And now for something completely different… the Booze berry!

Found up anlogod down the country in chic bars, niche suppliers, country events and all over social media, Pinkster Gin has ridden on the crest of the Gin renaissance that sees no sign of slowing down. Distilled in small batches, locally grown raspberries are then hand-steeped in the core spirit at the company’s HQ, local to us, near Cambridge, creating its distinctive colour and flavour. The gin is deliciously dry, with a hint of fruit and an exceptionally smooth finish.pinkster%20gt%202

There’s raspberry on the nose as the juniper comes through and then a slight spice that develops and lingers. For the perfect drink after a long day out with your horses, serve with Fever-Tree tonic, a raspberry and a sprig of well-spanked fresh mint.  Spanking the mint (clapping it in your hands before you place it in the glass on top of the ice) releases the minty aromas!

0000015_boozy-berries_550.pngThe innovation behind Pinkster came about purely by accident when founder Stephen Marsh was experimenting at home and, after working his way through an entire fruit bowl, discovered that raspberry delivered the best flavour. Best of all, the raspberries are recycled, albeit slightly intoxicated (28% proof!), and sold as Boozy Berries.

So aside from eating these fruity gems straight from the jar what else can be done with them? On a wet Saturday afternoon I decided to try out some of my own kitchen experiments, combining flavour ideas suggested to me by my children (who don’t drink Gin I may add…) and my own thoughts on what makes the perfect boozy pudding. What evolved was….

Lemon Curd and Boozy Berry Ice Cream!

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Ingredients

325 g Good Quality Lemon Curd

1 Unwaxed lemon

284 ml Double Cream

250 g Natural Yoghurt

¼ to ½ a Jar of Pinkster Boozy Berries (depending on taste & desired ‘boozyness’)

Mint to Garnish

Method

Finely grate the zest and squeeze the juice from the lemon.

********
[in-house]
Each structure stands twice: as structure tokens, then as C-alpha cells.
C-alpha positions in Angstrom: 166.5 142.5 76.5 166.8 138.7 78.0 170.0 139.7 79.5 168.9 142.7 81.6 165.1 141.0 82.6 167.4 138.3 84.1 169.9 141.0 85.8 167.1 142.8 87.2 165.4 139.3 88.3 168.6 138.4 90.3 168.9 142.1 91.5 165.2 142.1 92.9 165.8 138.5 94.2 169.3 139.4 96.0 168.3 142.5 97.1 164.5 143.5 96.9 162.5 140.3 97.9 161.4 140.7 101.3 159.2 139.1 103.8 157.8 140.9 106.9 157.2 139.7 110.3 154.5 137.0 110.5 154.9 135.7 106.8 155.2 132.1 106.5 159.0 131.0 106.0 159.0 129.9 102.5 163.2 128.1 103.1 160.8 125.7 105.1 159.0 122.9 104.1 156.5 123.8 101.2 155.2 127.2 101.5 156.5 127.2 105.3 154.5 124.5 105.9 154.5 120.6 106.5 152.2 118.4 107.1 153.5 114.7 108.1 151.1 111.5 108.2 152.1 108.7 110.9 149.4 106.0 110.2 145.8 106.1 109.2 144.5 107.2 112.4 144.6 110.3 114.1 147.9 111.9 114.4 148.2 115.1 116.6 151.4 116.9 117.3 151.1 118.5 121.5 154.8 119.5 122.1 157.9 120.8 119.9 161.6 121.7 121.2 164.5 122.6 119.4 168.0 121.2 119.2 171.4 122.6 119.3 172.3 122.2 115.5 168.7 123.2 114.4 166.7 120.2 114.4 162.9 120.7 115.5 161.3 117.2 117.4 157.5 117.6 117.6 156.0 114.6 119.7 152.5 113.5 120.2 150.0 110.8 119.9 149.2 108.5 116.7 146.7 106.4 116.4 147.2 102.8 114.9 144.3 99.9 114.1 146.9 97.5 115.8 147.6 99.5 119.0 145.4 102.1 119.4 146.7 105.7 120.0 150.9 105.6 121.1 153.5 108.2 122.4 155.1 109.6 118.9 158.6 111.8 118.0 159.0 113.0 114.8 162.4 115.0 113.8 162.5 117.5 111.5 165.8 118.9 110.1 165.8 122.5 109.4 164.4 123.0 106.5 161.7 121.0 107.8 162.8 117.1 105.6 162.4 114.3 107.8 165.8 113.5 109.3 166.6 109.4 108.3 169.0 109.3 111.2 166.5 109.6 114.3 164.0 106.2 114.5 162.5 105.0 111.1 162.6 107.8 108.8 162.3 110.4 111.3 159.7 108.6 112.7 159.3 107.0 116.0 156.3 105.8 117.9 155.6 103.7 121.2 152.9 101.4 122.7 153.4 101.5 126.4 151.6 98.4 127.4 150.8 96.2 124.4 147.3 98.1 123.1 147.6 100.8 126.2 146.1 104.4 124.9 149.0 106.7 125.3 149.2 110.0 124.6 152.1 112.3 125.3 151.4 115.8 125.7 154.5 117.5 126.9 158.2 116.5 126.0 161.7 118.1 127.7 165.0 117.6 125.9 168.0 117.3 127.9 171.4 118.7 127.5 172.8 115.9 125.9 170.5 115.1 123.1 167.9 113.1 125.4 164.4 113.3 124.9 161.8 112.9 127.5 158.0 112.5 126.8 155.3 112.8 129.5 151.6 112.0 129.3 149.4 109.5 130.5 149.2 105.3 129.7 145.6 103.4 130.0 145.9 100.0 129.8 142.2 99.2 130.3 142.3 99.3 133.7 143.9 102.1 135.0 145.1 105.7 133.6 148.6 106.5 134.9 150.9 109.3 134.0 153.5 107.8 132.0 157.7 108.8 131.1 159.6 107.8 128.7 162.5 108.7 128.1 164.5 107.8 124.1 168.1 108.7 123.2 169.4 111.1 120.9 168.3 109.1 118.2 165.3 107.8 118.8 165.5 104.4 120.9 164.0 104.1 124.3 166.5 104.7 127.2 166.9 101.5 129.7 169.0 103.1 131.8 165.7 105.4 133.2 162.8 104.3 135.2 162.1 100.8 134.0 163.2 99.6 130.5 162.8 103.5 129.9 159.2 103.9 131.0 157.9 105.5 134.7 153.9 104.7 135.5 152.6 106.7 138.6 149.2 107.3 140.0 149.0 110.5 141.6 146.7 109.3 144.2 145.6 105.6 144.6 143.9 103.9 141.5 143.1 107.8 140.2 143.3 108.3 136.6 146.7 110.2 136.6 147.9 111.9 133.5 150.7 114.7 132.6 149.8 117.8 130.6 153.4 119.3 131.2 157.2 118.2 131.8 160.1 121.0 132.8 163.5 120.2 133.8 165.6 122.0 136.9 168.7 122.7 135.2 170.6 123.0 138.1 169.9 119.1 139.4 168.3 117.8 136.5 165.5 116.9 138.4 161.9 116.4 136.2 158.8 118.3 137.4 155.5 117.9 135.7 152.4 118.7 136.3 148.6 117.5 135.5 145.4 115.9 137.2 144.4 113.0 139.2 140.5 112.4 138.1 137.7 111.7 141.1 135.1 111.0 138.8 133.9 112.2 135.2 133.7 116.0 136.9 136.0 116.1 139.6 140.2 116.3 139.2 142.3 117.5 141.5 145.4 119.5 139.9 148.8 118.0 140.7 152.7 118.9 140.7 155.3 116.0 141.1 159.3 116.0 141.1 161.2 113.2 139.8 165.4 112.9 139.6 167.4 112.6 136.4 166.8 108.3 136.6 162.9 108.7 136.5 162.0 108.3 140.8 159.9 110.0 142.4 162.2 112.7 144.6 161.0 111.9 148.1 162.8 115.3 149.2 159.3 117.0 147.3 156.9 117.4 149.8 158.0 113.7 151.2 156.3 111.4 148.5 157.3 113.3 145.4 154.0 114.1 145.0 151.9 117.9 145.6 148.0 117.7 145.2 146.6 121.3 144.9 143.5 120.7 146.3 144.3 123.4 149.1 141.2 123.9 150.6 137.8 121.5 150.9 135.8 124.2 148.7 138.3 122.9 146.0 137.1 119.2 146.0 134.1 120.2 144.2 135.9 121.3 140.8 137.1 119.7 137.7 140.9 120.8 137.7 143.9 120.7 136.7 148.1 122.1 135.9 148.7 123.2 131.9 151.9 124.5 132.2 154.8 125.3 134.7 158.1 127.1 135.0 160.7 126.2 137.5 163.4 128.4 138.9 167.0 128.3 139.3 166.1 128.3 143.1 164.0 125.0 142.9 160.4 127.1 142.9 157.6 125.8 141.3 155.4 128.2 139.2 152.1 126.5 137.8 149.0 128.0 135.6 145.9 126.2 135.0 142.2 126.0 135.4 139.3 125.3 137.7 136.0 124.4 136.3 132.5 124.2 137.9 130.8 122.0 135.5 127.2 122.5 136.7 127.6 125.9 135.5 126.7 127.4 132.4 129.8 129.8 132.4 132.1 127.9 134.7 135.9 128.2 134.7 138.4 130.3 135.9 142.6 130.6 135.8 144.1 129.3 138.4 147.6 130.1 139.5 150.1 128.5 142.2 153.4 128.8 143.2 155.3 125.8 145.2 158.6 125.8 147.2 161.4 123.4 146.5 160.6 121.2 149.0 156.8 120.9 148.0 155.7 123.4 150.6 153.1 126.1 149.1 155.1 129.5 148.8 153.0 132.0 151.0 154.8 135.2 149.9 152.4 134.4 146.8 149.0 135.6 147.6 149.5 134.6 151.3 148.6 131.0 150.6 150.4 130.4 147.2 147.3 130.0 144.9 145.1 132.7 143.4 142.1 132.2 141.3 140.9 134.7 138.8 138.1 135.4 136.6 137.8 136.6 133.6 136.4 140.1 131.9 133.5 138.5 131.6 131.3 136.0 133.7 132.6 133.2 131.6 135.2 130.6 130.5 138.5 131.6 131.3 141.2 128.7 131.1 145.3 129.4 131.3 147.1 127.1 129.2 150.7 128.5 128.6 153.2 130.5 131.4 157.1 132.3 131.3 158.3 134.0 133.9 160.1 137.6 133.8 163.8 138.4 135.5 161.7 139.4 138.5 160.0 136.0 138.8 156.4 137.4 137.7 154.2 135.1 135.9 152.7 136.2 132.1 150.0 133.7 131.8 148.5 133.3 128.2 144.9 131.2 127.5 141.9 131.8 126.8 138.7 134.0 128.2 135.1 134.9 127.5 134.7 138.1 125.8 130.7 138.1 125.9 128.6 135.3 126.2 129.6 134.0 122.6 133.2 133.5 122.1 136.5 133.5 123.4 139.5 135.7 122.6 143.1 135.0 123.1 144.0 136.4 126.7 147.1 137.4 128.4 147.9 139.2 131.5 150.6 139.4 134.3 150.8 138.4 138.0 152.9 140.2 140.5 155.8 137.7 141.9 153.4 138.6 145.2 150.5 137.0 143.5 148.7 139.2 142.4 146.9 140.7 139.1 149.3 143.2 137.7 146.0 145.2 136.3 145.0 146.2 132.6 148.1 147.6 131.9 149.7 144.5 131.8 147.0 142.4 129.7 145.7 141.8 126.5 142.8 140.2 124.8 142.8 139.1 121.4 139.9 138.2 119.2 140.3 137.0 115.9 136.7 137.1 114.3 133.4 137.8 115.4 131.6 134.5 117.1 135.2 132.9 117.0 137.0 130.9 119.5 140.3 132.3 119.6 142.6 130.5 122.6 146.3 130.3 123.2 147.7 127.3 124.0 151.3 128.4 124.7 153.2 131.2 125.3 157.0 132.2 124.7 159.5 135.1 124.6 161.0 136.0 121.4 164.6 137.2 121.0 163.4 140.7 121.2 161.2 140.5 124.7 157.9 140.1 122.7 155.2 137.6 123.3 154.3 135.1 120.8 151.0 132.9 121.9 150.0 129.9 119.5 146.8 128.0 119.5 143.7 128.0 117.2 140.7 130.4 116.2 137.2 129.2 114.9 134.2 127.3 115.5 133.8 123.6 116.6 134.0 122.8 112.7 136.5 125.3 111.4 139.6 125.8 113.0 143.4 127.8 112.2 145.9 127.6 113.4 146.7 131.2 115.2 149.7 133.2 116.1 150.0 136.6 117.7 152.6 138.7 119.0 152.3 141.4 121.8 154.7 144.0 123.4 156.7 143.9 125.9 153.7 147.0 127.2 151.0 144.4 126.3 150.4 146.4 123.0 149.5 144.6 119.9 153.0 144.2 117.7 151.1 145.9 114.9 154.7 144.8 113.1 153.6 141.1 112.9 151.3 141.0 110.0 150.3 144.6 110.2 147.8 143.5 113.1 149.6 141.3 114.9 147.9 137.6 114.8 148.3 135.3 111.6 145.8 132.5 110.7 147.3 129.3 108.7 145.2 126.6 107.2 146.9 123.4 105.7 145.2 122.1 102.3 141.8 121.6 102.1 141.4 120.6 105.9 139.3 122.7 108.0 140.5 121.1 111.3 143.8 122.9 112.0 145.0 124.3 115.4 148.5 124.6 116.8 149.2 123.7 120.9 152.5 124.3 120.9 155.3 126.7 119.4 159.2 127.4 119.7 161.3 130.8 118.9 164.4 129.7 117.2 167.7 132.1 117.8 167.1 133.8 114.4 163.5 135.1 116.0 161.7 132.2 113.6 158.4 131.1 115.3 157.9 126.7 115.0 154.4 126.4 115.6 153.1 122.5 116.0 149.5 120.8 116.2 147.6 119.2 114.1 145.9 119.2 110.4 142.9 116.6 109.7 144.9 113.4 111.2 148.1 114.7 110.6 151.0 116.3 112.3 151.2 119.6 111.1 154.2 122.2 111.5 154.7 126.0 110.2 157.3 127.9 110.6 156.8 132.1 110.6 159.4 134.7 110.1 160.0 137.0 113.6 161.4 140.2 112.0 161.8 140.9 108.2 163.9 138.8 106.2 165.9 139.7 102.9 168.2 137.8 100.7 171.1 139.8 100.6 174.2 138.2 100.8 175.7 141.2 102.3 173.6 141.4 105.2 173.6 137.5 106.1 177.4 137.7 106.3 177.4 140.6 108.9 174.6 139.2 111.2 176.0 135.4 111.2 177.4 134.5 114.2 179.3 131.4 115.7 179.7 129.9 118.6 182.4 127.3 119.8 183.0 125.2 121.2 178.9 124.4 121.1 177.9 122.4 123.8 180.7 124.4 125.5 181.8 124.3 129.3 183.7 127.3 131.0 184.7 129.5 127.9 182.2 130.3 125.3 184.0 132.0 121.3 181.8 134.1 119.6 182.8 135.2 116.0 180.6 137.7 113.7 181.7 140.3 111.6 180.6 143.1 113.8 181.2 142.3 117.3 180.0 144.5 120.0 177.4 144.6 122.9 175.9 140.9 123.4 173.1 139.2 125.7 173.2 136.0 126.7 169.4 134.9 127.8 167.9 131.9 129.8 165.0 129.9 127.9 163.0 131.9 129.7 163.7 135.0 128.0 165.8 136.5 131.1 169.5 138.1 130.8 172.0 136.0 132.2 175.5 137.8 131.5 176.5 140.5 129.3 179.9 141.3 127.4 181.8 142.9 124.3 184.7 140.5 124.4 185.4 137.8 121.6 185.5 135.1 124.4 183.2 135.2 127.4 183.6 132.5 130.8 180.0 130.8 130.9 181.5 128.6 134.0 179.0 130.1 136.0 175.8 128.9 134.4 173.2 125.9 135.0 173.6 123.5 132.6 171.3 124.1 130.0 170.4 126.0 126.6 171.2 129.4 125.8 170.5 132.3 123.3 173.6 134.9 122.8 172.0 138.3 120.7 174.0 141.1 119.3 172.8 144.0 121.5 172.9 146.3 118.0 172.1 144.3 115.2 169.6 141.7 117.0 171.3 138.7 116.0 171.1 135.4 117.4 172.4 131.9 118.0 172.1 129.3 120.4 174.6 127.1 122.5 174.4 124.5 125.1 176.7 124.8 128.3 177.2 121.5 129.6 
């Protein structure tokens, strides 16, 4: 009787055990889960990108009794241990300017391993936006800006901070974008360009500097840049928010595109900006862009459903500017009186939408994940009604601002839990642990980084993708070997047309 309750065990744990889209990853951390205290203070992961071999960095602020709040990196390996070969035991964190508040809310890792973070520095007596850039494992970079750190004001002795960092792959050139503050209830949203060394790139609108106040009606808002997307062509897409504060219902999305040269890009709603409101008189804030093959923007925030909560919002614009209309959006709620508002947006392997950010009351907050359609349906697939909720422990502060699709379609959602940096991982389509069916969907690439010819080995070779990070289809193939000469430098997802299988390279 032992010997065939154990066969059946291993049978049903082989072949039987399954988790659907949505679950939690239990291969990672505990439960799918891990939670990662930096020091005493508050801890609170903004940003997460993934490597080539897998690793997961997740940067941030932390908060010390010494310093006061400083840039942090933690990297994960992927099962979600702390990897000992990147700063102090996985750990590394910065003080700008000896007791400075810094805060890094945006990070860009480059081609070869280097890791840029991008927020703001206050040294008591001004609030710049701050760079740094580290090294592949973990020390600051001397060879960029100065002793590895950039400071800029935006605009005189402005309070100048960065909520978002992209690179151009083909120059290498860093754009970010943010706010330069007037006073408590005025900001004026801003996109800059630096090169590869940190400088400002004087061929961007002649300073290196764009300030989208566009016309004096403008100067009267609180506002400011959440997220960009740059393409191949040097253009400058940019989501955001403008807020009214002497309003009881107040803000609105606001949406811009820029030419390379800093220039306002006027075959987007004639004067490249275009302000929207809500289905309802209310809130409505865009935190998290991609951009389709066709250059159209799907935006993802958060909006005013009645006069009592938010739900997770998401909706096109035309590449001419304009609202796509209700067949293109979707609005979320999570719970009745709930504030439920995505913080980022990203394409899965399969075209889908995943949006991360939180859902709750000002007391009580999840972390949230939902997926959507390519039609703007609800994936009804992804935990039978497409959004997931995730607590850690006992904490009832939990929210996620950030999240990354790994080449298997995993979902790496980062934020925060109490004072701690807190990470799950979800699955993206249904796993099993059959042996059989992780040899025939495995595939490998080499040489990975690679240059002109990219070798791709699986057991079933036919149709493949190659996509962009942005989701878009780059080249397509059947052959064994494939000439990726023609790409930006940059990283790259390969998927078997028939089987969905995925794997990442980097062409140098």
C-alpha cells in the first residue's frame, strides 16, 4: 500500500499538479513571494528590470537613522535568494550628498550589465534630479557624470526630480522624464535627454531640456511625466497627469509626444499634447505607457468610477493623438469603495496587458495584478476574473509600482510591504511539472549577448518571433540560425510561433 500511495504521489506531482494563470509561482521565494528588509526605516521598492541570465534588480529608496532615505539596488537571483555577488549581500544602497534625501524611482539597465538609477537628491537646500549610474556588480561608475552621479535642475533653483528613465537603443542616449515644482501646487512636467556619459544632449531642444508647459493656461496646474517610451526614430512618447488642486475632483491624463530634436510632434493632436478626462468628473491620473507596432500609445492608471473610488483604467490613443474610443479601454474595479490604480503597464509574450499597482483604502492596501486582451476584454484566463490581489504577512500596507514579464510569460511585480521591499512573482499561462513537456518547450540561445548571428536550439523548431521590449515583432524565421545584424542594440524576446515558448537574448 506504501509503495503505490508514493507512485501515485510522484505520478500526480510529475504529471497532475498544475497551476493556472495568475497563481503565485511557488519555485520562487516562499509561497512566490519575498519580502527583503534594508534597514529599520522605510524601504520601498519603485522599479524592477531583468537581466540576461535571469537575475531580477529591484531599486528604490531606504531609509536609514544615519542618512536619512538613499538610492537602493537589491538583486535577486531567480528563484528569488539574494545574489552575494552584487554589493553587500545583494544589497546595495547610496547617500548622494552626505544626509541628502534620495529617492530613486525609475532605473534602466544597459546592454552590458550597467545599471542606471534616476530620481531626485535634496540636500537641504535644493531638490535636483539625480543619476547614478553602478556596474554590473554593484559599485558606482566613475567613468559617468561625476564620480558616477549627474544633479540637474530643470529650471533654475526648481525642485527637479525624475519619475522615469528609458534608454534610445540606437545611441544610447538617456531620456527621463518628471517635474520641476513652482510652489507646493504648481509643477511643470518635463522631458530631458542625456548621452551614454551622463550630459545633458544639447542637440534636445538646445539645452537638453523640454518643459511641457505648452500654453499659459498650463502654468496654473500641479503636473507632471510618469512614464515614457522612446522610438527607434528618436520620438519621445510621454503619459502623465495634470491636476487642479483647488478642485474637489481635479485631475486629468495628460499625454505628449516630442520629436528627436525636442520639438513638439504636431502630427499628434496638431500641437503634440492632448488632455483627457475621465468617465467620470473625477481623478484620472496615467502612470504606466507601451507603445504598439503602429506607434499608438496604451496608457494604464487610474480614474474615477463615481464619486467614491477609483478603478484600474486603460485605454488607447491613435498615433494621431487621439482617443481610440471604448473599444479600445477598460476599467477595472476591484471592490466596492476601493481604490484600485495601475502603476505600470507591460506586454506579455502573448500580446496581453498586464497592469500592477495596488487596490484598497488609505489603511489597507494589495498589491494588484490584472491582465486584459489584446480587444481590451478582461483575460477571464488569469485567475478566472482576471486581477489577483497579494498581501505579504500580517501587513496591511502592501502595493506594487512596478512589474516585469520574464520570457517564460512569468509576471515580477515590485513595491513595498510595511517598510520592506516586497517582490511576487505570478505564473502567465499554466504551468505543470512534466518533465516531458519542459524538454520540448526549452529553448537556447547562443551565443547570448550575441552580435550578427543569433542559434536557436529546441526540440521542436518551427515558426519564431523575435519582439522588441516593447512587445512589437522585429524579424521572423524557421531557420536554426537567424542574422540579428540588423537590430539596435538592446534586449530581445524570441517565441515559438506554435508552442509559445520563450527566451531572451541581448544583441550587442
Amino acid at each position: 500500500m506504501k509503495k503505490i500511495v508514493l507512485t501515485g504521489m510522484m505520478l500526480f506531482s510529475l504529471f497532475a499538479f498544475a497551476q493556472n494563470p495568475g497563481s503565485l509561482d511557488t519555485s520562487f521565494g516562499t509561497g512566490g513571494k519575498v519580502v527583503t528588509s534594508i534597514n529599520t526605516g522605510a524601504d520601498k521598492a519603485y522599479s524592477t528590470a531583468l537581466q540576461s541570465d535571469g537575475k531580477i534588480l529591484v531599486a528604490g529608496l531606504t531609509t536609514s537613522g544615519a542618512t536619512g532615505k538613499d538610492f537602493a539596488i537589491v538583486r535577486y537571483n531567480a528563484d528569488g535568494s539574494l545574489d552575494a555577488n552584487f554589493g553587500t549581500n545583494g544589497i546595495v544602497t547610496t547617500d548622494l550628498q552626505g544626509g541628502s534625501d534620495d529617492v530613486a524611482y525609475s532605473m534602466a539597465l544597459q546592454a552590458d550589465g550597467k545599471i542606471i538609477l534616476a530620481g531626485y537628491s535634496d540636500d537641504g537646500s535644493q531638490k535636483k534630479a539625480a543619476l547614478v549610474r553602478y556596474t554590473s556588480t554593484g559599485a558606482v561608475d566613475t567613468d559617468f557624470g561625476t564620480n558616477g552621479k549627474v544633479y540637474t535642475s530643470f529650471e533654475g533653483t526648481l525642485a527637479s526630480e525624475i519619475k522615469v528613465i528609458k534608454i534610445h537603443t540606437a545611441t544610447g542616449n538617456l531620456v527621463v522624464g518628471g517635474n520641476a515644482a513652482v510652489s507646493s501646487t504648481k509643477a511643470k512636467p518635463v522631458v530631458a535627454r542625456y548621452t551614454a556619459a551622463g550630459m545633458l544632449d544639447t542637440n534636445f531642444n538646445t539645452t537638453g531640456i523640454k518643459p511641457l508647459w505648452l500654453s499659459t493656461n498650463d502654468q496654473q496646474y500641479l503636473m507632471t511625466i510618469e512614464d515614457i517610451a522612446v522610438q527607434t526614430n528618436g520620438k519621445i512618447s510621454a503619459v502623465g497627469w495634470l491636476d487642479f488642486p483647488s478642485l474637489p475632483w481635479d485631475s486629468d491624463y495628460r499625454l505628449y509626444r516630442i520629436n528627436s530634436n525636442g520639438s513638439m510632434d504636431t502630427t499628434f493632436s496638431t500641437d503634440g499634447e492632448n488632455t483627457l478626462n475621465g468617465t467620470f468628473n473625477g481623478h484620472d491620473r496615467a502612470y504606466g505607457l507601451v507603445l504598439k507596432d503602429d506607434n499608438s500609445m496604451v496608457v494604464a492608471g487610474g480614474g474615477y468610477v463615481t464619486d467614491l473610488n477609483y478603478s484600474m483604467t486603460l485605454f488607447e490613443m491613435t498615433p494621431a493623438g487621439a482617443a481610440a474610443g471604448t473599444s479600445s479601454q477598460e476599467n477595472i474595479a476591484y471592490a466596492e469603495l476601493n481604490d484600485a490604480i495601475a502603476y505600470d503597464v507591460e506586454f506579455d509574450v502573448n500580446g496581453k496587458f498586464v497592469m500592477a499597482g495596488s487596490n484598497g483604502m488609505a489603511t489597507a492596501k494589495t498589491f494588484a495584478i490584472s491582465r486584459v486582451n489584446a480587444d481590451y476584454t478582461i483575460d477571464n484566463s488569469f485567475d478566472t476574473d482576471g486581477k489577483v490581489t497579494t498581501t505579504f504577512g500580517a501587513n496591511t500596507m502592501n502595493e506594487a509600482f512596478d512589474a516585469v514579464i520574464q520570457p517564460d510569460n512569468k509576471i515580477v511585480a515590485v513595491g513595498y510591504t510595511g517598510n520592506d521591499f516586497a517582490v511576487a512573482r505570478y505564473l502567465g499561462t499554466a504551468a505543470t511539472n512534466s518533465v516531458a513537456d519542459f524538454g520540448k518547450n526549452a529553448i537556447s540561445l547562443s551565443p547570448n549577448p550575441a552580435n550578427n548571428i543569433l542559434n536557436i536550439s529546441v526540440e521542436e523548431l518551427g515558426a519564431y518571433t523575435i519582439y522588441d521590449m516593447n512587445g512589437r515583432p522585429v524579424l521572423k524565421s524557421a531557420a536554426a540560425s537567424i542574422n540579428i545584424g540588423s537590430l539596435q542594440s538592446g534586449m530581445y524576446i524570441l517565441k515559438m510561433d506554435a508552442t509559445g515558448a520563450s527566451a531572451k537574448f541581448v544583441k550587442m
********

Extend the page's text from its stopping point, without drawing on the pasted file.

Very lightly whip the cream with an electric or hand whisk until it is just starting to thicken but has not yet formed into stiff peaks.

Using a metal spoon, fold in the lemon zest and juice and yogurt. Gradually fold in the lemon curd then pour into a 1 litre freezer proof tub with lid.

Place in the freezer for 4-5 hours until fully frozen or dig out that really expensive ice cream maker you use about once a year!

Remove the container every hour or so to stir with a fork, making sure the more frozen edges are mixed in. After about 2 hours, when the ice cream is firming up, drain 1/4 to 1/2 a jar of Boozy Berries into a bowl. Crush them lightly with the back of a fork and stir  into the ice cream mix, so they are evenly distributed. Return the container to the freezer for another 2 – 3 hrs to, giving the odd blend to distribute the frozen edges.

To Serve -If making in advance, take out of the freezer and place in the fridge for 15-20 minutes to soften slightly before serving. Garnish with boozy berries, fresh mint and if you feel in the mood a small shot of the Boozy Berry liquor or a well-mixed Pinkster G&T.

Boozy Berries are sold online at www.pinkstergin.com (£6 for a 300g jar) or via select retail outlets – see the website for details.

Many thanks to Pinkster for sending over the Berries & some of their amazing gin for Team B&W to try.